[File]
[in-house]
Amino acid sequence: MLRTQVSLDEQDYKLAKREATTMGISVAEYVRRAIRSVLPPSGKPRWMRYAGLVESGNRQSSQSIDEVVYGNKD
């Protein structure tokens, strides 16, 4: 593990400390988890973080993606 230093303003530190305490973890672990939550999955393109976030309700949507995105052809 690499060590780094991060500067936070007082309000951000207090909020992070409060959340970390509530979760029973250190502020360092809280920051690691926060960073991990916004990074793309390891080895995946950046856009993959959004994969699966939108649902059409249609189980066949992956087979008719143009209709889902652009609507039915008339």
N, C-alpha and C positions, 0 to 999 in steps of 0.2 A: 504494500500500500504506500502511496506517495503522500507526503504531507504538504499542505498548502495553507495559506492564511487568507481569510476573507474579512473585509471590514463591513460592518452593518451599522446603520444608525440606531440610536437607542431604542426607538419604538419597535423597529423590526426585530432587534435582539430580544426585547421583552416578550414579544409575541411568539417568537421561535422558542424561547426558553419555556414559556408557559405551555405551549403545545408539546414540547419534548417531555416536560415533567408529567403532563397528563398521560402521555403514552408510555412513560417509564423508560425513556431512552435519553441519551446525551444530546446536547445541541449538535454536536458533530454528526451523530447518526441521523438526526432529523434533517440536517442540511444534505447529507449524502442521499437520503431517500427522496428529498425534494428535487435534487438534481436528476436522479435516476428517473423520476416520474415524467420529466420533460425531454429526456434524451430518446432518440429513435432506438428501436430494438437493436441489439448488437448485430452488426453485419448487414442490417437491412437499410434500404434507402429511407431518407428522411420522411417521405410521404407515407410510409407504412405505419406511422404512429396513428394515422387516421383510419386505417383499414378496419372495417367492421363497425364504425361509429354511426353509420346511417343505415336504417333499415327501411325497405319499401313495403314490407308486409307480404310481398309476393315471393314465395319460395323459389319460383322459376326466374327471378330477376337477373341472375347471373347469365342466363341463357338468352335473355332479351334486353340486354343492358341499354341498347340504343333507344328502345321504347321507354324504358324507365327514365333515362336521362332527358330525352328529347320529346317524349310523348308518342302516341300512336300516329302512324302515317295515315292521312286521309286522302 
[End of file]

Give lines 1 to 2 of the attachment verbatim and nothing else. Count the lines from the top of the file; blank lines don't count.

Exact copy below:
[in-house]
Amino acid sequence: MLRTQVSLDEQDYKLAKREATTMGISVAEYVRRAIRSVLPPSGKPRWMRYAGLVESGNRQSSQSIDEVVYGNKD